It’s been a critical part of the CEDIA Awards program – so much so that it’s become its own category. It’s something that CEDIA stalwarts such as Joel Silver (ISF) has referred to as “an asset as valuable as the work itself.”
When it’s done properly, it’s a guidebook for the client, a means of communication on the site, and a map for troubleshooting and upgrades. And it’s one of the keys to successfully integrating complex lighting solutions. Just ask Simon Buddle.
Buddle, who’s the CEDIA EMEA head of standards and curriculum and owner of a firm called Future Ready Homes, is teaching a course on this very subject at the upcoming CEDIA Virtual Lighting Conference.
“This is an area where stuff can fall through the cracks,” he explains. “You have lighting designers focusing on the aesthetic and the luminaires themselves. You have builders really worried about the positioning of these things. And you have end users ultimately wanting to just turn their lights on and off in a simple manner. What we find is that actually you need a combination of bits of information from all of these elements to create the lighting system successfully.
“You’ve got to take all the elements, and you start to build a picture and then, of course, somebody needs to produce for the electrician a wiring schedule. This is blatantly obvious, but the circuit numbering scheme has to tally with what the lighting designer does versus what the electrical contractor will install. And ultimately, you as the CEDIA integrator have any accurate picture of all it, because if that's wrong, anywhere down the chain, when you press the button in the home cinema, some lights might come on in the downstairs W.C.,” he says with a laugh. (Note: For our U.S. readers, “W.C.” is short for “water closet” – the bathroom.)
In Buddle’s mind, there are two different sets of documents in play. For the client, something simple, something easy-to-understand, something as intuitive as (hopefully) the controls themselves. “It may be a floor plan that has a pictorial layout with the scene names on them, a booklet that simply serves as a memory aid.”
The documents used to communicate effectively on the jobsite are quite a bit different, says Buddle, “It’s a big tranche of information. There are really three documents here that you need as a minimum. Number one is either floor plans or reflected ceiling plans, but actually it's a combination of both which show the circuit layout of particular lights coupled with a circuit number that may or may not have been produced by the lighting designer.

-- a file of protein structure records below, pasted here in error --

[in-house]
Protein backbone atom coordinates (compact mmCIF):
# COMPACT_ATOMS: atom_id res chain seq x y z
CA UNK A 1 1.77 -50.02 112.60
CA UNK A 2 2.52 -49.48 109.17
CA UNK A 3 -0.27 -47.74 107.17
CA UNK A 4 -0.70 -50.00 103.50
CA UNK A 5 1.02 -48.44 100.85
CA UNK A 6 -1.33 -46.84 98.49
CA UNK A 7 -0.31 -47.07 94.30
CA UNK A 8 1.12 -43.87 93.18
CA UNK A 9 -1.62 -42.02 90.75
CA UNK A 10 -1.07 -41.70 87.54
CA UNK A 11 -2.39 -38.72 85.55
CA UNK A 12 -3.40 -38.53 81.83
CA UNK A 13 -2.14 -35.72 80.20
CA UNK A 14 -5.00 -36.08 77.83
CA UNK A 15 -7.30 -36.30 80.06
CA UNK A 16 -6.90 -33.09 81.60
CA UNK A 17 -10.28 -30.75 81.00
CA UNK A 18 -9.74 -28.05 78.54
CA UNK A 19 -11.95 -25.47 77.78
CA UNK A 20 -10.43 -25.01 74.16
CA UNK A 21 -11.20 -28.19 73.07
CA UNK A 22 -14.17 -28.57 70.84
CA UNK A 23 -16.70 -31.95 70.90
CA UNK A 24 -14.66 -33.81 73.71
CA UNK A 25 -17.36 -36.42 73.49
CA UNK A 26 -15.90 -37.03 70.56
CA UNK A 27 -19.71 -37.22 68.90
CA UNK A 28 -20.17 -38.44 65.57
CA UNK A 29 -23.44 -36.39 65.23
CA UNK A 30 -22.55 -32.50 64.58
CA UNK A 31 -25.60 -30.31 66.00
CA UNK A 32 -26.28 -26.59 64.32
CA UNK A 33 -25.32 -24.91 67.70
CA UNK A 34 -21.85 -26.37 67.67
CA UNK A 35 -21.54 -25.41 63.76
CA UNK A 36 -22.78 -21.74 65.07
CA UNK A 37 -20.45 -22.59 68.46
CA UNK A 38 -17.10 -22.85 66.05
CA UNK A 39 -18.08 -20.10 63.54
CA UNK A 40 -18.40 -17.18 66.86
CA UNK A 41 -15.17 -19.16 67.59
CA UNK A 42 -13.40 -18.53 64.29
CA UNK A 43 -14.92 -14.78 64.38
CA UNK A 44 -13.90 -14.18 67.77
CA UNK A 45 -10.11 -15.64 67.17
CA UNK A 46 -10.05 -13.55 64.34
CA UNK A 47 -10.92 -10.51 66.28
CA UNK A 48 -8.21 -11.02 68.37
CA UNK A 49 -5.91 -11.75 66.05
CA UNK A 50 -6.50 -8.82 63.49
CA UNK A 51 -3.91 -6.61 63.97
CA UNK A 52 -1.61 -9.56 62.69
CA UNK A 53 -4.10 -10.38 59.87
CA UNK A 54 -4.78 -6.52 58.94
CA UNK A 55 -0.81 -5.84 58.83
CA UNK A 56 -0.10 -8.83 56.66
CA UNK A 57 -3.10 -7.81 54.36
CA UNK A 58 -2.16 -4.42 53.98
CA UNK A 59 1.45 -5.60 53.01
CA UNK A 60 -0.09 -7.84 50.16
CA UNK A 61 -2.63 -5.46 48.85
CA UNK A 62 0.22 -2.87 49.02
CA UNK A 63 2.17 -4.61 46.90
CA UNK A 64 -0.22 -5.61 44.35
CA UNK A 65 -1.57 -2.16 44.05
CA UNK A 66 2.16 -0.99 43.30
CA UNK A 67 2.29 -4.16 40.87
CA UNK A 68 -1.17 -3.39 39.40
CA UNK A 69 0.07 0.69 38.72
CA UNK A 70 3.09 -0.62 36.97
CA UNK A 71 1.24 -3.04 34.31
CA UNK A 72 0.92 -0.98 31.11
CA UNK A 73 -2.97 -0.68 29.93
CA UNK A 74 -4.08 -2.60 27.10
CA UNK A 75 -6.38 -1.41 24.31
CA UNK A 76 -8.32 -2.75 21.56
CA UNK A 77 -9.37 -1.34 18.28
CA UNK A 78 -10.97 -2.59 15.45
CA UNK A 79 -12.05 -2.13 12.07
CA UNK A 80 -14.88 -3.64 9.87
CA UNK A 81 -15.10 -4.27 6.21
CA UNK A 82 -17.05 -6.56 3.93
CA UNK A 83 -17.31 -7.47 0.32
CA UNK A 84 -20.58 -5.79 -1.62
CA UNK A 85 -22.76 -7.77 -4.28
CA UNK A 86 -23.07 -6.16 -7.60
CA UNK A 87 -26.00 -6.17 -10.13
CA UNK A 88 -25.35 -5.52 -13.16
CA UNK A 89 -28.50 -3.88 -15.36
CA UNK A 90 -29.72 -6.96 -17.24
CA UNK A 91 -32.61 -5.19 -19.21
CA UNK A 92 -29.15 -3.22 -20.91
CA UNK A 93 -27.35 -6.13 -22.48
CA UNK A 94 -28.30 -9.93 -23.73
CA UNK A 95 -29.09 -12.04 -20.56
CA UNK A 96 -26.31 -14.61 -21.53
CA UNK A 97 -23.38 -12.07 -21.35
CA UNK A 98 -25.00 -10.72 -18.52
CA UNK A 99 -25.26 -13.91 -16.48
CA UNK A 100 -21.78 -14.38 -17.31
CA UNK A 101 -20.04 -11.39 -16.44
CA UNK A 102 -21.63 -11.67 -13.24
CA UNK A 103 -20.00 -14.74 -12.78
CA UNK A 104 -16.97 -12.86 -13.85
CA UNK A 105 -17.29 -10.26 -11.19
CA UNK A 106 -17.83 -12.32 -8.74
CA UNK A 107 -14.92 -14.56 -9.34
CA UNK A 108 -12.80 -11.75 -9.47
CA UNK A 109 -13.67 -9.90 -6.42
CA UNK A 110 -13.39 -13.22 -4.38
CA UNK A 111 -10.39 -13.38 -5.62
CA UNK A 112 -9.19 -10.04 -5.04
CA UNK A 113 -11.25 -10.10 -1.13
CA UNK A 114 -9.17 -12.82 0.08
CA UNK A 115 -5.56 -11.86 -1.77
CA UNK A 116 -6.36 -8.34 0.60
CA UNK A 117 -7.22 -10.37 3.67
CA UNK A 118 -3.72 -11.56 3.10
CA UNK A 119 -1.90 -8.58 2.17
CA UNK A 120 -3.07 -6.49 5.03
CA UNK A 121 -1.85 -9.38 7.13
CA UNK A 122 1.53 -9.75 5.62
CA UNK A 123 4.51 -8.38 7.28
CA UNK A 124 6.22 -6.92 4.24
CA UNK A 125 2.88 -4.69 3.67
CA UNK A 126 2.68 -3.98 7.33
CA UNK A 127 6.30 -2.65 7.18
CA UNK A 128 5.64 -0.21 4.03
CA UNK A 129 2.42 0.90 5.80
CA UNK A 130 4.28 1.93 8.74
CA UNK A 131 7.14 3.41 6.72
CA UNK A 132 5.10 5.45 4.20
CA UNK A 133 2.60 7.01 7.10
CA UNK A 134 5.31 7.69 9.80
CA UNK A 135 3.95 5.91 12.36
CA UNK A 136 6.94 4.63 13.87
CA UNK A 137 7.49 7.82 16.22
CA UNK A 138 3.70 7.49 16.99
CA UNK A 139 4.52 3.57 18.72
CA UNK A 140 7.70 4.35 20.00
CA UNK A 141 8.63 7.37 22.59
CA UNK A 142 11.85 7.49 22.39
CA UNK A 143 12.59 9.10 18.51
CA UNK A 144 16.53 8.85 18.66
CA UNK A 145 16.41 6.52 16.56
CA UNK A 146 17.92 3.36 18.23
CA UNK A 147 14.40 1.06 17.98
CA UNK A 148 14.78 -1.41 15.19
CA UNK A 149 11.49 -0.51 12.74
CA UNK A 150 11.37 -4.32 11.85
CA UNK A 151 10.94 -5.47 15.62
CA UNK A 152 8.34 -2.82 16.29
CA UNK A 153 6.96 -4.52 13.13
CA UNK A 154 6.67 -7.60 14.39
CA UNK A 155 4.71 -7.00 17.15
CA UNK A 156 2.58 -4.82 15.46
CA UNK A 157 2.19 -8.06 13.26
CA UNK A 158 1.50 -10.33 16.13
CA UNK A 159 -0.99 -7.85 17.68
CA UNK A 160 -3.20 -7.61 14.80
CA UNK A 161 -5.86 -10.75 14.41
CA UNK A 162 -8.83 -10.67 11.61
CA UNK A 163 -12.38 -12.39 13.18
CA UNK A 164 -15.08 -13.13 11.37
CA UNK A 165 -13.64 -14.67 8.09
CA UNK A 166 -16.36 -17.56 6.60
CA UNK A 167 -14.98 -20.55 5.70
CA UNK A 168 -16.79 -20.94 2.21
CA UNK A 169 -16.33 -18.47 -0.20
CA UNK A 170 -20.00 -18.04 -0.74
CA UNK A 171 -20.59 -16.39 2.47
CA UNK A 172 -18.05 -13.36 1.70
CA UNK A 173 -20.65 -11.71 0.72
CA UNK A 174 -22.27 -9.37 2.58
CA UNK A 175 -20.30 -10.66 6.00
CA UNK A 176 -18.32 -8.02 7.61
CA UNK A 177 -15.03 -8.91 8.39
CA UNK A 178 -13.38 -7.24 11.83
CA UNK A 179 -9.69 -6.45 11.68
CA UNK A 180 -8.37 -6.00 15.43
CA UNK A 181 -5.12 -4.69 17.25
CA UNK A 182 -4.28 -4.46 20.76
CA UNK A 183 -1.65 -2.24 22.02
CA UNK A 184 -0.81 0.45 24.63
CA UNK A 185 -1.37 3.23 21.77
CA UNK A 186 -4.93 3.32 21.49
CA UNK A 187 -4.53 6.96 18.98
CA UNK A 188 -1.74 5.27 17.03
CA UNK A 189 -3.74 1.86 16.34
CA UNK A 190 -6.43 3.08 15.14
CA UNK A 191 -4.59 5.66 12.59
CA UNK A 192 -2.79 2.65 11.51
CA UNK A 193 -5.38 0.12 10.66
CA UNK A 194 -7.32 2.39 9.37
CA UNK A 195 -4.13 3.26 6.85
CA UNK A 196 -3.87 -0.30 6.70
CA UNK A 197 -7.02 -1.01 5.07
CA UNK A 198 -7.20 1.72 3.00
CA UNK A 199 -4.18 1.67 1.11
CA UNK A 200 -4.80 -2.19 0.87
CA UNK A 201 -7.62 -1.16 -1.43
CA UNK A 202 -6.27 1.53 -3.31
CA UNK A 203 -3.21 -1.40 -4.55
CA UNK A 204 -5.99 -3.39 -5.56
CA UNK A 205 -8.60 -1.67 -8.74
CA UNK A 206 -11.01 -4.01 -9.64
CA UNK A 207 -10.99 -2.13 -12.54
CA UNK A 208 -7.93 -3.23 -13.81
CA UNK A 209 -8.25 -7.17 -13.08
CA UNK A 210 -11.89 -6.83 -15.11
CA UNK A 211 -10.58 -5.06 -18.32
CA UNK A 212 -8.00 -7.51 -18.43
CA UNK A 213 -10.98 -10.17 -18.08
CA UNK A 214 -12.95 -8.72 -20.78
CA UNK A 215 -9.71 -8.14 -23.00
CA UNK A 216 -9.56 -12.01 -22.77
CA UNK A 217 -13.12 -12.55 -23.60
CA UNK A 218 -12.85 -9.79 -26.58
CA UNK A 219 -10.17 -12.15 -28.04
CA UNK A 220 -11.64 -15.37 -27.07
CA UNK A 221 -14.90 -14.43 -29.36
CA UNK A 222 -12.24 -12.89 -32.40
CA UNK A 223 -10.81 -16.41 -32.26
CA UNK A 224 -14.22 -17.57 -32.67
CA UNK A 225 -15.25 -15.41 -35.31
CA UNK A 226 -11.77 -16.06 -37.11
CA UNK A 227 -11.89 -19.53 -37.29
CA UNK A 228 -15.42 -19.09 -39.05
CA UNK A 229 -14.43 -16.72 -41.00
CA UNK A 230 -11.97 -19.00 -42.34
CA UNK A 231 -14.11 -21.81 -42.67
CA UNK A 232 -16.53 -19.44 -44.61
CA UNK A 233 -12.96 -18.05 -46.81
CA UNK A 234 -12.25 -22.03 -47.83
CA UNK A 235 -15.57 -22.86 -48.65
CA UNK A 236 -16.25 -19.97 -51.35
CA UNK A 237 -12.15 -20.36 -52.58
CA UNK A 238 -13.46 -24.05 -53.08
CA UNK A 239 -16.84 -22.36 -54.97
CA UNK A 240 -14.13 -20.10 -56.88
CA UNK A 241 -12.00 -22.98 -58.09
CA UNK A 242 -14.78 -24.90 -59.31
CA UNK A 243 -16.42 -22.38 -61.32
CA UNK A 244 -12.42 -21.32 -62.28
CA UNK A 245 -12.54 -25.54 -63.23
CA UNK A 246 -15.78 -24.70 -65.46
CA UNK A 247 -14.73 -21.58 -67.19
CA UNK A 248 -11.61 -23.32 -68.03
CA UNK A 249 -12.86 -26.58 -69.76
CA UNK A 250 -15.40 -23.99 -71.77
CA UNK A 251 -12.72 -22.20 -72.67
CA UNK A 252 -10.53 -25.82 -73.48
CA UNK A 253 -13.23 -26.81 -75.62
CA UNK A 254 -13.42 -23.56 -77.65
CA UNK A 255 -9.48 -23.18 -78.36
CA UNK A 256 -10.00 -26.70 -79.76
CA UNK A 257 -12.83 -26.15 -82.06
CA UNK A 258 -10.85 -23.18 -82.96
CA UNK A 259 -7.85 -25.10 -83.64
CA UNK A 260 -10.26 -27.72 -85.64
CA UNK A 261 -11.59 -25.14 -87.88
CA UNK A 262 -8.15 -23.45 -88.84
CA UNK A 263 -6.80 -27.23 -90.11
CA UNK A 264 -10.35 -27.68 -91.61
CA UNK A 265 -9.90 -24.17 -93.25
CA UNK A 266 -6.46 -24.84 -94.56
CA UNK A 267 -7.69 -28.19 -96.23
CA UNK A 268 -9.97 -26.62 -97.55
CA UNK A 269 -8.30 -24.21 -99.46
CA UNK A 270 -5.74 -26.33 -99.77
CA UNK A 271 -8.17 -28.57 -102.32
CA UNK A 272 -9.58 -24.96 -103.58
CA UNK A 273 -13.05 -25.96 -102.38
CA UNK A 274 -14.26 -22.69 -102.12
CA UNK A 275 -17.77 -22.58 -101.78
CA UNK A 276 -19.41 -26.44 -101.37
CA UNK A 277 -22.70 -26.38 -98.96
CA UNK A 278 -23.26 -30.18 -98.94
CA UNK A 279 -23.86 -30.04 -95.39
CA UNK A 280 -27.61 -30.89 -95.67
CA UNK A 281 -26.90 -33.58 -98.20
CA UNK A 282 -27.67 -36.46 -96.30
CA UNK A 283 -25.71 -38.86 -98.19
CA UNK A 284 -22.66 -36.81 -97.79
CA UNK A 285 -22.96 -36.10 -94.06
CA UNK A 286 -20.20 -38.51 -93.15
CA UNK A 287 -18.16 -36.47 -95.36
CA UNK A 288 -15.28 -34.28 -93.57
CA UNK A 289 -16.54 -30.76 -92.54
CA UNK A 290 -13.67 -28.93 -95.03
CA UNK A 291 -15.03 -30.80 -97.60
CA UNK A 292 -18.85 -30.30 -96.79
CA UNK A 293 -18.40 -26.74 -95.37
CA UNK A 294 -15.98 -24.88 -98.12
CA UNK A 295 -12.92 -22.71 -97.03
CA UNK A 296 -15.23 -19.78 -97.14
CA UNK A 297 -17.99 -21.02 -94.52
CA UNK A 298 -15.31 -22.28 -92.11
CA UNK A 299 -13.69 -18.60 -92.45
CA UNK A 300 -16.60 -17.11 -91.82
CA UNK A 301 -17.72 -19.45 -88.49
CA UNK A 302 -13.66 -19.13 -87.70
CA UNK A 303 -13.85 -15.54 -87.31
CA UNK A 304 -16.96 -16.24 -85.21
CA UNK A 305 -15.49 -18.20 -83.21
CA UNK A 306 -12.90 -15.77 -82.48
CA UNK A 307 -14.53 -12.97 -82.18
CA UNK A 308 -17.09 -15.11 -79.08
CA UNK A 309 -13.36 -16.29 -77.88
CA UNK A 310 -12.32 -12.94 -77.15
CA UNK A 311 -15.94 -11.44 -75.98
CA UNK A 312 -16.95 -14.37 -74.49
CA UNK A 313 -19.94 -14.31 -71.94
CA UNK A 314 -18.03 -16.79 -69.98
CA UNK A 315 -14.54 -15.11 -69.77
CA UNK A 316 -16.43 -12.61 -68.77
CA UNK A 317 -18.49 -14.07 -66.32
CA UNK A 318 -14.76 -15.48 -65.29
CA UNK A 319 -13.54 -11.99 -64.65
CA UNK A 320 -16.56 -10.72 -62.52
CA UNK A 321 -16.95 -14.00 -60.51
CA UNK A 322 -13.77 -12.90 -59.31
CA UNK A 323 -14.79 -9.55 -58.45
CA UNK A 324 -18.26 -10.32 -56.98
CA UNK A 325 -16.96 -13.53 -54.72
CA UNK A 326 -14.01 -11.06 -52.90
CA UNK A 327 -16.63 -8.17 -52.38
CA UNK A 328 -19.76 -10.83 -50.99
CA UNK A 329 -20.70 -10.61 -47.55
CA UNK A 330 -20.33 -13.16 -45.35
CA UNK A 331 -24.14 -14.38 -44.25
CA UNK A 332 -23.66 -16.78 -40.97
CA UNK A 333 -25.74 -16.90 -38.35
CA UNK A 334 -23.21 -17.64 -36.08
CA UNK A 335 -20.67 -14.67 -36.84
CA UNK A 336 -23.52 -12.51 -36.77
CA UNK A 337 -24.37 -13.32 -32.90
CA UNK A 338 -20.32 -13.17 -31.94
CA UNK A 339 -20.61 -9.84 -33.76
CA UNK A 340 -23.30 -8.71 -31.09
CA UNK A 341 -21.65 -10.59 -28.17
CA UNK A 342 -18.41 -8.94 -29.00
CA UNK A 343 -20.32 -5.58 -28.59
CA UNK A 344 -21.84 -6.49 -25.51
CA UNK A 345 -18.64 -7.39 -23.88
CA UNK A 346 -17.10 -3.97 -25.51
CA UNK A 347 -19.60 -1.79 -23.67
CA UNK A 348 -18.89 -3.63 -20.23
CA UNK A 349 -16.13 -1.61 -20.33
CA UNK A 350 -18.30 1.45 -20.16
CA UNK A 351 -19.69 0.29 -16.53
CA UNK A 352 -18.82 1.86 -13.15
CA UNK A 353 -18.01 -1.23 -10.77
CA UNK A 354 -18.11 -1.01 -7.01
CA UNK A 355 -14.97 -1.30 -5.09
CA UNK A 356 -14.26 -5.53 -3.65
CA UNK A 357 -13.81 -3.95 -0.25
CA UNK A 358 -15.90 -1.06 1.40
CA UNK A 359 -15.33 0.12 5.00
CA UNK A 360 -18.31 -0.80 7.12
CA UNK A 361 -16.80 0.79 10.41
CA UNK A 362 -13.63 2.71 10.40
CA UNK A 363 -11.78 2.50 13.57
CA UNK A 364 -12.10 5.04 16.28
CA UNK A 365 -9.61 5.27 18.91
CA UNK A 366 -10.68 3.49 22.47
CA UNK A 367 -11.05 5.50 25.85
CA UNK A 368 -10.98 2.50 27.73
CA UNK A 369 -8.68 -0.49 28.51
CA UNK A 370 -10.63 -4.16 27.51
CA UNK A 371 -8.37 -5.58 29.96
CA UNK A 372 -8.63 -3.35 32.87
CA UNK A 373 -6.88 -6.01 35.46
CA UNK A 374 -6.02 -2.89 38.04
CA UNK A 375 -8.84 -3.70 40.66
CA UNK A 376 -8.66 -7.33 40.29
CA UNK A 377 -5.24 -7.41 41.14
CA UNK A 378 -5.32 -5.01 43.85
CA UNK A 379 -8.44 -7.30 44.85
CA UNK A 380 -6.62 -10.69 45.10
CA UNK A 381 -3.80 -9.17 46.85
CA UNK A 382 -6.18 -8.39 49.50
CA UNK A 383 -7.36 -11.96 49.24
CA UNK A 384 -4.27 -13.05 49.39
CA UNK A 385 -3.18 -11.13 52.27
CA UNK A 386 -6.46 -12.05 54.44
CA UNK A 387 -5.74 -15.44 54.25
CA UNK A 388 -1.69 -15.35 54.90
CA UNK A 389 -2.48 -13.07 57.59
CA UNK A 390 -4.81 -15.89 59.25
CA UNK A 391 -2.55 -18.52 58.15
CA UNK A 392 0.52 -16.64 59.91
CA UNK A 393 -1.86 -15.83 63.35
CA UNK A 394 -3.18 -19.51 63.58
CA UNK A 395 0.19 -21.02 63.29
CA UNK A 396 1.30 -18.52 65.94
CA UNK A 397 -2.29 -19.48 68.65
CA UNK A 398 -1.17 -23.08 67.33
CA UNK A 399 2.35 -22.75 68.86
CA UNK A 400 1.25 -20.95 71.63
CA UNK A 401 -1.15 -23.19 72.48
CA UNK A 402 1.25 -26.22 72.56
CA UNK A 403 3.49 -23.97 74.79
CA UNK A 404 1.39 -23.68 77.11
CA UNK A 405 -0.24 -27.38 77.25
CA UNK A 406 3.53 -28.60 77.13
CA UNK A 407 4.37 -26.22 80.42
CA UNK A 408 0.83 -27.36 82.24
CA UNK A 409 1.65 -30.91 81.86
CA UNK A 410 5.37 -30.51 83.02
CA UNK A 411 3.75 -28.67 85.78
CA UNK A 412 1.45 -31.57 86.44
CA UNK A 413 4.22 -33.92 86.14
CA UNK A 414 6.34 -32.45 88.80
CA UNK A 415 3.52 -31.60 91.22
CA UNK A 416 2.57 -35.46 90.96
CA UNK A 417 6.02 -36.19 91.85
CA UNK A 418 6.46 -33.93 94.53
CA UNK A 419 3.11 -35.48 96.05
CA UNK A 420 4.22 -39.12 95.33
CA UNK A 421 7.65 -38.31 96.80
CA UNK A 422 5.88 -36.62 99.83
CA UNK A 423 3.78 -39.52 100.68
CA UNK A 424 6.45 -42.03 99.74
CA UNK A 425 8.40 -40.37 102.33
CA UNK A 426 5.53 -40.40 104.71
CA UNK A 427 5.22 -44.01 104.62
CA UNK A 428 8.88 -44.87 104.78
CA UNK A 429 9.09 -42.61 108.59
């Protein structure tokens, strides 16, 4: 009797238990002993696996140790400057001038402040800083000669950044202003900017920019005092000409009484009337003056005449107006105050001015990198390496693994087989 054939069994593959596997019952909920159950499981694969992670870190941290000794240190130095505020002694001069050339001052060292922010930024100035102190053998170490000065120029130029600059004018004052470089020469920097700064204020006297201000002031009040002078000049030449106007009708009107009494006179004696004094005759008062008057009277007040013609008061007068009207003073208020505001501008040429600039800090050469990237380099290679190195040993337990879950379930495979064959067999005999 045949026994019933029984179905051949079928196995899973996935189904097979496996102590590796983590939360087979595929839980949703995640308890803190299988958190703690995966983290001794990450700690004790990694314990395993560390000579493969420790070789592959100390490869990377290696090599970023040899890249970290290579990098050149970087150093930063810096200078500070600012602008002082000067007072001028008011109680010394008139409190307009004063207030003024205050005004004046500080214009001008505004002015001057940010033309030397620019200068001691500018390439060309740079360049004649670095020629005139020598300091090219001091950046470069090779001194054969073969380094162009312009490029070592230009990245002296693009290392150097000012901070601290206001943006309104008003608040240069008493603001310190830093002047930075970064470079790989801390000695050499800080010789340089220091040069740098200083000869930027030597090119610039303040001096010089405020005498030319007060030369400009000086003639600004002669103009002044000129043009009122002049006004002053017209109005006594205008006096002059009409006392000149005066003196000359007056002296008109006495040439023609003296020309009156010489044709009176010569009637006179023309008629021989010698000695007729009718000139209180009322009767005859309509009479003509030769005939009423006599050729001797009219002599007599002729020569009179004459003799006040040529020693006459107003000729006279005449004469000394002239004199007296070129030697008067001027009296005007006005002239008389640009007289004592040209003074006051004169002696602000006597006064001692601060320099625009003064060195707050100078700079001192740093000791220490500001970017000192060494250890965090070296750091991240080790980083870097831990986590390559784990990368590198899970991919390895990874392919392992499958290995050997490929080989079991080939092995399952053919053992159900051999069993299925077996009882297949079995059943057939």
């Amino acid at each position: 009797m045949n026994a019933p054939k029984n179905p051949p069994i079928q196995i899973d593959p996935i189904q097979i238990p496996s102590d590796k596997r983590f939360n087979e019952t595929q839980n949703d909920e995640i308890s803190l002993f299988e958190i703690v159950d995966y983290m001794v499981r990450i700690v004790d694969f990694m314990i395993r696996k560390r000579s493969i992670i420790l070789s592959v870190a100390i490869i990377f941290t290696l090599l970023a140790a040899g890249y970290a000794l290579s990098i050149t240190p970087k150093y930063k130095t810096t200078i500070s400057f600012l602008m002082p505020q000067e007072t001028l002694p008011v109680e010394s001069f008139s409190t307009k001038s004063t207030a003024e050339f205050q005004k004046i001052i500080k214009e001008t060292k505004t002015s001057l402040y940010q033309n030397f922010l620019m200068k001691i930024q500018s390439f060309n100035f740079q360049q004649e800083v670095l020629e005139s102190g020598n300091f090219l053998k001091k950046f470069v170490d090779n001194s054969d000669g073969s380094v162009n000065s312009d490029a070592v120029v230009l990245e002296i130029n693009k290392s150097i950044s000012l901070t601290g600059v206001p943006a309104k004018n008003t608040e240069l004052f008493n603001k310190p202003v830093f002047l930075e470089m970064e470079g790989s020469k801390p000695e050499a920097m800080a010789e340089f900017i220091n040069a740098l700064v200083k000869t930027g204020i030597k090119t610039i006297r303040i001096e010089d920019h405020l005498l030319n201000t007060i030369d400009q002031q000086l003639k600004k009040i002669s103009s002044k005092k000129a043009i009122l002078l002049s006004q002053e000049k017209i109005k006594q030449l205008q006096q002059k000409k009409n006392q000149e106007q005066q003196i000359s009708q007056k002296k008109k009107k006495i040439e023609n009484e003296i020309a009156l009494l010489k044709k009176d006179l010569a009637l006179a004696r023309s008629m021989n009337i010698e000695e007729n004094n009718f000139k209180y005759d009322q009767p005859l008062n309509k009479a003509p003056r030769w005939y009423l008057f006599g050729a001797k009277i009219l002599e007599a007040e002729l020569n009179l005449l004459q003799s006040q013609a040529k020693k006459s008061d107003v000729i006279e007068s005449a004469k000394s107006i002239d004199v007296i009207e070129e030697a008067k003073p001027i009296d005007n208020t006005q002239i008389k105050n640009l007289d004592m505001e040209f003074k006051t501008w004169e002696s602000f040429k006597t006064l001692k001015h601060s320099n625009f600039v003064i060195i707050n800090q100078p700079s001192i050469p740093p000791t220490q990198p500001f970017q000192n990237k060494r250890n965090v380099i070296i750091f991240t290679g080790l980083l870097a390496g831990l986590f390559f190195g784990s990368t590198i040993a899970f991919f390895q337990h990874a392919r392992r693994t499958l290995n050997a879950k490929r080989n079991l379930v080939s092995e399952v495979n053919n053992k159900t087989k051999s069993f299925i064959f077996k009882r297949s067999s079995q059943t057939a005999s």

“Number two is a circuit schedule that tell the electrical contractors what the circuit number is, what the fittings are on it, and -- for the integrator’s benefit -- the total wattage on that circuit. So now the electrical contractor with those two bits of information could start to lay cables out into the property.
“And then the third bit of information is a connection schedule for your control panel.”
One more tip from Buddle in advance of his class: “I don't do any programming with the system until I've had a formal manual handover of the system from the electrical contractor to myself as the installer. The second that you inject some kind of program into it, you've accepted responsibility for the entire job and that leaves you responsible for everything.”
Lighting System Documentation
Presented by Simon Buddle
Successful delivery of a lighting control system requires interfacing between designers, contractors, homeowners, and product manufacturers. More than that, though, it needs thorough documentation that draws from elements of everybody else's paperwork. In this session, we will look at the various documents, the most important information each provides, and how to get your customers to sign off on the engraving before you have even put a keypad on the wall.
Register for CEDIA’s Virtual Lighting Conference here.